Next, we turn to the radioisotopes basin mean profiles in the deep ocean. The data-based mean profiles are well simulated in the Pacific and Southern Ocean with slightly older-than-observed waters around 2000-m depth in the Pacific and younger-than-observed water ages below 3500 m in the Southern Ocean and the Pacific. The deep Indian Ocean appears to be ventilated somewhat too rapidly. The radiocarbon and argon profiles in the Atlantic clearly reveal that the penetration of NADW is too shallow. This leads to higher-than-observed radioisotopic signatures above 2500 m and to lower-than-observed radioisotopic signatures below.

The spatial distribution of natural radiocarbon is investigated in more detail to further analyze model strengths and weaknesses. The simulated radiocarbon distribution is generally in good agreement with the GLODAP climatology (Key et al. 2004) (Figs. 11, 12). Globally, the simulated spatial variability is about 12% higher than the observed variability, and the correlation coefficient between the simulated and data-based fields is 0.91 (Fig. 8).

Deviations between simulated and observed radiocarbon distributions are evident in zonal mean sections for the Atlantic and Pacific basins (Fig. 11). For example, the vertical radiocarbon gradient in the thermocline of the South Pacific is stronger in the simulation than in the data because the formation rate and northward extension of AAIW is too small. In the deep Pacific, isolines are bent too far northward compared to the data. This points to a somewhat too-vigorous flow of Southern Ocean water into the Pacific and out again. The penetration of young NADW is too shallow in the model. Instead of NADW, the deep North Atlantic is filled with radiocarbon-depleted AABW. There is a strong vertical gradient in the Δ14C field between 3000 and 2000 m, in contrast to the data that show high Δ14C values down to the bottom in the North Atlantic.

A map of the radiocarbon distribution in the deep Atlantic and deep Pacific and Indian Oceans (Fig. 12) indicates that the model correctly reproduces the primary flow path of NADW in the western part of the basin and that water from the south enters the Pacific and the Indian Ocean in the west of these basins. Radiocarbon is more depleted in the east than in the west in the Atlantic, the South Pacific, and the Indian Oceans, both in the model and the data. However, the east–west gradients are larger in the model than in the data. Simulated east–west radiocarbon gradients are also stronger than observed in the Southern Ocean. This reflects the fact that the strength of the circumpolar current and the Drake Passage throughflow are much less than that estimated from data (Ganachaud and Wunsch 2000).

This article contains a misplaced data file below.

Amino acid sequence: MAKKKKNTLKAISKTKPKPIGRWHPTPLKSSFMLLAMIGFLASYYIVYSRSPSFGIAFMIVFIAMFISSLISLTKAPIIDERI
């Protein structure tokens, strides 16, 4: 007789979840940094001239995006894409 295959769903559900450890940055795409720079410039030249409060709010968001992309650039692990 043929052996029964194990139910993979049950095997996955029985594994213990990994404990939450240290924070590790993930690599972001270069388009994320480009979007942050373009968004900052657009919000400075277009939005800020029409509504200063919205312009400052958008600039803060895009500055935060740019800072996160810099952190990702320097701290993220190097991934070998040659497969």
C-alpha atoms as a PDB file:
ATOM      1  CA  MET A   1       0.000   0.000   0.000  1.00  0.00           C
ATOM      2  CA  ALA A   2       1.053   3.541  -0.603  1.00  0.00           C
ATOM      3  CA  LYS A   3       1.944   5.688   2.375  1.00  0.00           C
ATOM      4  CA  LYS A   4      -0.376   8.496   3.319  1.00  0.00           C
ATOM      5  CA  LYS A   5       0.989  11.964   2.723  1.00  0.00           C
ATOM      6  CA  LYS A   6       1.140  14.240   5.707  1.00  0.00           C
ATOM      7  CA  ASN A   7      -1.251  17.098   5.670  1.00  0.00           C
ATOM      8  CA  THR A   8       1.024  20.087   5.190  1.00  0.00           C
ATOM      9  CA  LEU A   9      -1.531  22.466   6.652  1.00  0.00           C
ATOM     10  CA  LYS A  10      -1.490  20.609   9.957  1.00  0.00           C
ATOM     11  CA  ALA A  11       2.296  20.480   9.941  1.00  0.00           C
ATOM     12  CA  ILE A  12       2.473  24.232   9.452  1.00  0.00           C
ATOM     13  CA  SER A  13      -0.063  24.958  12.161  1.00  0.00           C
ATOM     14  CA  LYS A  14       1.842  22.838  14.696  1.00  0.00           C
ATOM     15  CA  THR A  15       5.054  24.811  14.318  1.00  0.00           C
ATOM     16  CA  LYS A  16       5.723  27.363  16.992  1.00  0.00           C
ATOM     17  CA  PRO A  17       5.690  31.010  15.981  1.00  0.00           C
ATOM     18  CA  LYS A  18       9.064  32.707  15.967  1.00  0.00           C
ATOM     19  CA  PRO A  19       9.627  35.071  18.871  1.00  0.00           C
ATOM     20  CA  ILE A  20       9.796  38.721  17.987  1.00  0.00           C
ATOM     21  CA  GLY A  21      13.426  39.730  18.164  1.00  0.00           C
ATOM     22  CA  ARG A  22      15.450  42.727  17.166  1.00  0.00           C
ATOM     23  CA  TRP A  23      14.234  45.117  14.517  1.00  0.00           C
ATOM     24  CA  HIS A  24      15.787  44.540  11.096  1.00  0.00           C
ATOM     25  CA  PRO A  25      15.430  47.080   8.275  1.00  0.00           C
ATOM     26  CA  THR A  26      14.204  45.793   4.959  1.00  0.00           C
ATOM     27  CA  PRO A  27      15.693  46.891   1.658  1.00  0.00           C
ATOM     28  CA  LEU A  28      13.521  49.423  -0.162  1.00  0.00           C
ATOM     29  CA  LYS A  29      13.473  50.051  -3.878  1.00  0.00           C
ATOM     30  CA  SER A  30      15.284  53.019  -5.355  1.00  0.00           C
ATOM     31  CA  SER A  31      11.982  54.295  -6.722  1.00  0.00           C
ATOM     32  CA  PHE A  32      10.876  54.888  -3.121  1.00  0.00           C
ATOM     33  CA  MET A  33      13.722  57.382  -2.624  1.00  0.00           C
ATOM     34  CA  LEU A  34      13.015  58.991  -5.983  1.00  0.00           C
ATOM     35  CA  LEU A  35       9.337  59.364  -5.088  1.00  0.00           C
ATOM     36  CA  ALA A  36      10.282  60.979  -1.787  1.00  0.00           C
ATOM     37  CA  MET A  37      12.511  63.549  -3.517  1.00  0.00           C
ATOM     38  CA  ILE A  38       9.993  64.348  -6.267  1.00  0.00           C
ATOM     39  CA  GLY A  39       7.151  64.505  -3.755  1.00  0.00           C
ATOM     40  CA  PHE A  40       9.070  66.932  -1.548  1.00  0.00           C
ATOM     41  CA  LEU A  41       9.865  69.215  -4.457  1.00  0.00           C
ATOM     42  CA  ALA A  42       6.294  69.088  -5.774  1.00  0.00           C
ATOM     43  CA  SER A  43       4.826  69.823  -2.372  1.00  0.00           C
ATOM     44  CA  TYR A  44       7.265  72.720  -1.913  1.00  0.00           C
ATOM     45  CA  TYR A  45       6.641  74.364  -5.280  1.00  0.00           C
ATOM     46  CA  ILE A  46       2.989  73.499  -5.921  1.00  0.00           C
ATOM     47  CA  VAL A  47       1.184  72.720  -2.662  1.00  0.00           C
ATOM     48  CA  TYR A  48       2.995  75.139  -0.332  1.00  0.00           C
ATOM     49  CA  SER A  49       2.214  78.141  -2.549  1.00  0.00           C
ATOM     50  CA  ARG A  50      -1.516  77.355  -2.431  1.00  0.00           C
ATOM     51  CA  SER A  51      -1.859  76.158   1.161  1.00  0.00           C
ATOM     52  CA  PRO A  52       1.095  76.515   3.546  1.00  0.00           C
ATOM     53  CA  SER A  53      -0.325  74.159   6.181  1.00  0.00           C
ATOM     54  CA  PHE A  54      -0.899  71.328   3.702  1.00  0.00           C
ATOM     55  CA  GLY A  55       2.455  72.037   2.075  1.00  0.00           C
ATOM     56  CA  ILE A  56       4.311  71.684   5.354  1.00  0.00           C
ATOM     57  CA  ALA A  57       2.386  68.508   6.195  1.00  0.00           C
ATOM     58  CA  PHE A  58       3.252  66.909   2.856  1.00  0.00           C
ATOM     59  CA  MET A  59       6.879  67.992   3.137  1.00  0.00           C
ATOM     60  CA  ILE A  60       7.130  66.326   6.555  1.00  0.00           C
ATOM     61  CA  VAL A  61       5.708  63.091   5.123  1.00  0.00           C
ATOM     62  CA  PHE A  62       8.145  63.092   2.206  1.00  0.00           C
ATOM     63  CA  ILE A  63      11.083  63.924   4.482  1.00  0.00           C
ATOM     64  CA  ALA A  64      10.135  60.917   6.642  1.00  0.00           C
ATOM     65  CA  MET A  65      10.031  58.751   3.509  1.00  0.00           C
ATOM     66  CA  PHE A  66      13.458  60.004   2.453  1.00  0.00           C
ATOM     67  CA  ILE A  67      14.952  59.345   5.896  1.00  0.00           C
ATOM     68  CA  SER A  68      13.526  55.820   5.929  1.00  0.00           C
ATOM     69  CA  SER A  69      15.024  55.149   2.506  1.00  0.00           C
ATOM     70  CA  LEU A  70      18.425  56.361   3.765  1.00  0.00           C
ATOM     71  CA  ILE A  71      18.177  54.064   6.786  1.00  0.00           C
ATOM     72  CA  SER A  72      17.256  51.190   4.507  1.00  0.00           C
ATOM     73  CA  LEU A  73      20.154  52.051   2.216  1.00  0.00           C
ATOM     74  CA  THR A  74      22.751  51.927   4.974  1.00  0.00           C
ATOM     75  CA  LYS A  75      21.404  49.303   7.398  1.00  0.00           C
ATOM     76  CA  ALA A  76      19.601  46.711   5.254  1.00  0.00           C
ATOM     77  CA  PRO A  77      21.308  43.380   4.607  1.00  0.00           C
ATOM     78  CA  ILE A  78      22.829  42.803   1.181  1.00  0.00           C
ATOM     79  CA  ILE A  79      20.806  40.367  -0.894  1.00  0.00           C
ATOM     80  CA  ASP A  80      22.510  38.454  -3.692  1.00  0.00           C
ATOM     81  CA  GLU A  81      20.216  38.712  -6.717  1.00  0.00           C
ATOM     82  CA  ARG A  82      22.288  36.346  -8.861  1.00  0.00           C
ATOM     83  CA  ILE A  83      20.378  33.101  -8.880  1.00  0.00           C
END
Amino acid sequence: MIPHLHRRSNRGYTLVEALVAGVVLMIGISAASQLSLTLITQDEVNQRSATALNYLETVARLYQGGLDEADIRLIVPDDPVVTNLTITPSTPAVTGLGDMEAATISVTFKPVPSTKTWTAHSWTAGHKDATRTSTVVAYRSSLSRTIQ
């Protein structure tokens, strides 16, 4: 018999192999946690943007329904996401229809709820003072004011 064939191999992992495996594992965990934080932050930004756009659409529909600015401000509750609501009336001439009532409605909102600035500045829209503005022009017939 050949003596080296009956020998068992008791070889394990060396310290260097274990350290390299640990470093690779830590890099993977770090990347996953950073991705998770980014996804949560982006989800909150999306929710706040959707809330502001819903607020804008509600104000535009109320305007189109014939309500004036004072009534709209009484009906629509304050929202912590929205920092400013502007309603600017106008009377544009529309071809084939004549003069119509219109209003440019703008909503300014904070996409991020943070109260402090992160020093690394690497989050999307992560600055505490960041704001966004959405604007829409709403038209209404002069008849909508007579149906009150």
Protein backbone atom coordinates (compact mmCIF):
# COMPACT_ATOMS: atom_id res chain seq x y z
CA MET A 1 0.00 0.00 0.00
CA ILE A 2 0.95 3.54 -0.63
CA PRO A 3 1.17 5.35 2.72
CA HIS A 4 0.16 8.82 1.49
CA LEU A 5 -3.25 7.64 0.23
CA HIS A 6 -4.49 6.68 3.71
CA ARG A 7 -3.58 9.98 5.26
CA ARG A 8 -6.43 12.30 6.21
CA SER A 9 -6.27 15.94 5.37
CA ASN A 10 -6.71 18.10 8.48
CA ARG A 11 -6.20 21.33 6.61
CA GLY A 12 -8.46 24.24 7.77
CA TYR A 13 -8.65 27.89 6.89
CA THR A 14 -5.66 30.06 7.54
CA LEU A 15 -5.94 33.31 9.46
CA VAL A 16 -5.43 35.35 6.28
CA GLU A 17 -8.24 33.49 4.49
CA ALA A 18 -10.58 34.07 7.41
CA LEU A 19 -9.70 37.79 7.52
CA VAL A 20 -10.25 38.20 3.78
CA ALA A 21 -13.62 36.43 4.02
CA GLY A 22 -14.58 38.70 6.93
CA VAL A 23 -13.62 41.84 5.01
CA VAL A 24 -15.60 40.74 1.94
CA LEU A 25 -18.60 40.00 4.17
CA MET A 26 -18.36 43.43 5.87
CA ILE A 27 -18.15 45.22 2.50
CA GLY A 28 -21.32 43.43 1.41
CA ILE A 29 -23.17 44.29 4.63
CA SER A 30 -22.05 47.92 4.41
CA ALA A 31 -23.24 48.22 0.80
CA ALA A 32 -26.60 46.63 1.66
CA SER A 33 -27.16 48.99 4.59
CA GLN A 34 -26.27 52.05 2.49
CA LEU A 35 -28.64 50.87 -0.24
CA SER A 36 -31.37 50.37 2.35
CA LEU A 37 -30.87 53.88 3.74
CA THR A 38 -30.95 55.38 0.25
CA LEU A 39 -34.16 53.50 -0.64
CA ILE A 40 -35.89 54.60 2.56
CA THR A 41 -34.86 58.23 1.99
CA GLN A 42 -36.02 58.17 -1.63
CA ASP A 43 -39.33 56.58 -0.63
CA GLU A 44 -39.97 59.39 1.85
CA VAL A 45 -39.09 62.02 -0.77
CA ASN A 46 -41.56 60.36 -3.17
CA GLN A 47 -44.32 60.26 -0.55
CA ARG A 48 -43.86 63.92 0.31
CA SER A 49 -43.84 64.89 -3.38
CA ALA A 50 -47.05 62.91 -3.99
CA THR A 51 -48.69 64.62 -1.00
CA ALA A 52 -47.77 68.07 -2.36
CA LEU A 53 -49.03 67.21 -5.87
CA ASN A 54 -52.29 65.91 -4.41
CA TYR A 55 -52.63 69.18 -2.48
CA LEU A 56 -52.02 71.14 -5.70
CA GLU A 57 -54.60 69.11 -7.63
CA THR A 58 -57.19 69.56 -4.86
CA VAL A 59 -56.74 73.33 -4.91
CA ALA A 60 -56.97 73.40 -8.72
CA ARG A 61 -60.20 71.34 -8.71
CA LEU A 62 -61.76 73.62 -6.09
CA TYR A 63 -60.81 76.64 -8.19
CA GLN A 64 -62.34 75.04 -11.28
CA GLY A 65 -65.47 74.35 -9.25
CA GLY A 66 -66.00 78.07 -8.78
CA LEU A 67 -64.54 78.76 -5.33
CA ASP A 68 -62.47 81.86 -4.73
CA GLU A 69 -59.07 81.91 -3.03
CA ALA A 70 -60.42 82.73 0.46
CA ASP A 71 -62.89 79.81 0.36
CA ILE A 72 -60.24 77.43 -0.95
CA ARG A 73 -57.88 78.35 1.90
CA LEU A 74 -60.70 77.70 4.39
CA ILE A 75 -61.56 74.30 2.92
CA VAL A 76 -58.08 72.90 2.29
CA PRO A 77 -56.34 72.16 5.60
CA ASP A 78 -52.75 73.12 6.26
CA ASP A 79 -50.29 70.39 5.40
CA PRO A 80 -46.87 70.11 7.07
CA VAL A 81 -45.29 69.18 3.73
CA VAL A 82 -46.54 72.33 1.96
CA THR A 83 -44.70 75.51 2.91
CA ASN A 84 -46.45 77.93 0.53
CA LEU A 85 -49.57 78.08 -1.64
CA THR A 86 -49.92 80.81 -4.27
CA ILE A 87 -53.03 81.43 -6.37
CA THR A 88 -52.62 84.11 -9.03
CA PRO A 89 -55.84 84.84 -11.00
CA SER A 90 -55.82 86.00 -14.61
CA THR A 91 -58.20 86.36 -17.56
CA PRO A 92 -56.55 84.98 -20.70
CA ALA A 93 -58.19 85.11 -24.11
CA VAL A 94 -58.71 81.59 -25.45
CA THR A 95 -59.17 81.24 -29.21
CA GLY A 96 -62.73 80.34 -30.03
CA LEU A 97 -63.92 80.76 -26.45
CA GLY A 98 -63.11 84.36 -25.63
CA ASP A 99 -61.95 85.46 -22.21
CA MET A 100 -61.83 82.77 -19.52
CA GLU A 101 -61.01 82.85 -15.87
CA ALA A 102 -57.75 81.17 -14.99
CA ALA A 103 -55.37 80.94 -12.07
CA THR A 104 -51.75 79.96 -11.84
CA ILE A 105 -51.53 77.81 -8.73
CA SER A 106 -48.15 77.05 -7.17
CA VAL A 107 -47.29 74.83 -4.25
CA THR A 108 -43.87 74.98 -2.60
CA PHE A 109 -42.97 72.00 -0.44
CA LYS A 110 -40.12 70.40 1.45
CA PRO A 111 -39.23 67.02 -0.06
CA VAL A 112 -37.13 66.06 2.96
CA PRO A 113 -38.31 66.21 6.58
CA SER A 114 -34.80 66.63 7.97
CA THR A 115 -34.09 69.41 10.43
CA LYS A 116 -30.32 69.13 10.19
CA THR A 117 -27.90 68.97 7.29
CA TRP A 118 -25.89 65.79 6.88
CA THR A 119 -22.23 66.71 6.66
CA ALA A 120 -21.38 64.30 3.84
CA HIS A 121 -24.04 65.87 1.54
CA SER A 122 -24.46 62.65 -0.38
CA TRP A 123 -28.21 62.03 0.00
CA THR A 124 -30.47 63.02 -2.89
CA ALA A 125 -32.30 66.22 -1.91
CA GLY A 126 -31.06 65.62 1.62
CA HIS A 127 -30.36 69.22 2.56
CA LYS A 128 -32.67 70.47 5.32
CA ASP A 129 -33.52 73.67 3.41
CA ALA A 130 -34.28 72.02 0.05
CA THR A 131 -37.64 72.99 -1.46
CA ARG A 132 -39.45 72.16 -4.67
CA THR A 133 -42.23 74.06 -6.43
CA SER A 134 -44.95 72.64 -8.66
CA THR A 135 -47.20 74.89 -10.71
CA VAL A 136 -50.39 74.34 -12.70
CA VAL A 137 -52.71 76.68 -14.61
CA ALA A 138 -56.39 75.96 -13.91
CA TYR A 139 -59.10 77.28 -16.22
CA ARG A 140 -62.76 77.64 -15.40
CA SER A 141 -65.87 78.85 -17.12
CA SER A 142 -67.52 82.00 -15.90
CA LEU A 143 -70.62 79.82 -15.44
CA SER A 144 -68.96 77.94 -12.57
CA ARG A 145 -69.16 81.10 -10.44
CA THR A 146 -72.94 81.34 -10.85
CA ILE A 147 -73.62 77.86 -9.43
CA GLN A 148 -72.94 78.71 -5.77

Finally, the simulated relationship between Δ14C and the 39Ar/Ar ratios in the deep ocean is explored to illustrate the relative importance of advection versus diffusion in the model. Maier-Reimer (1993) pointed out that the slope of the relationship between Δ14C and the 39Ar/Ar ratios is different for advective transport than for diffusive transport. Figure 13 displays the relation between Δ14C and 39Ar/Ar for all model grid points at a depth of around 2000 m. If tracers were transported by advection only, then all model points would fall on a line with a weak radiocarbon-to-argon slope (dashed lines in Fig. 13). On the other hand, the mixing lines would have a relatively steep slope if transport occurred by diffusion only (dash-dotted lines). The difference in slopes for the two transport mechanisms arises from the different decay rates of 14C and 39Ar (Maier-Reimer 1993). The plot shows that young, 39Ar- and 14C-rich water is transported to the Southern Ocean where it mixes and from where it is further transported into the North Pacific and Indian Oceans. The mixing lines outside the Southern Ocean are somewhat more strongly aligned with the slopes for advective transport than for diffusive transport. We conclude that advection dominates horizontal transport in the deep ocean, but diffusion contributes to the overall transport in the deep ocean in this model.

g. Simulated versus data-based inventories for CFC-11 and anthropogenic carbon

The focus of this section is on the basin-averaged and specific (column) inventories of the transient tracers CFC-11, its partial pressure (pCFC-11), and anthropogenic carbon. We briefly examine the realism of upper-ocean model features such as the strength of the equatorial upwelling, midlatitude thermocline ventilation, and high-latitude convection based on these tracers.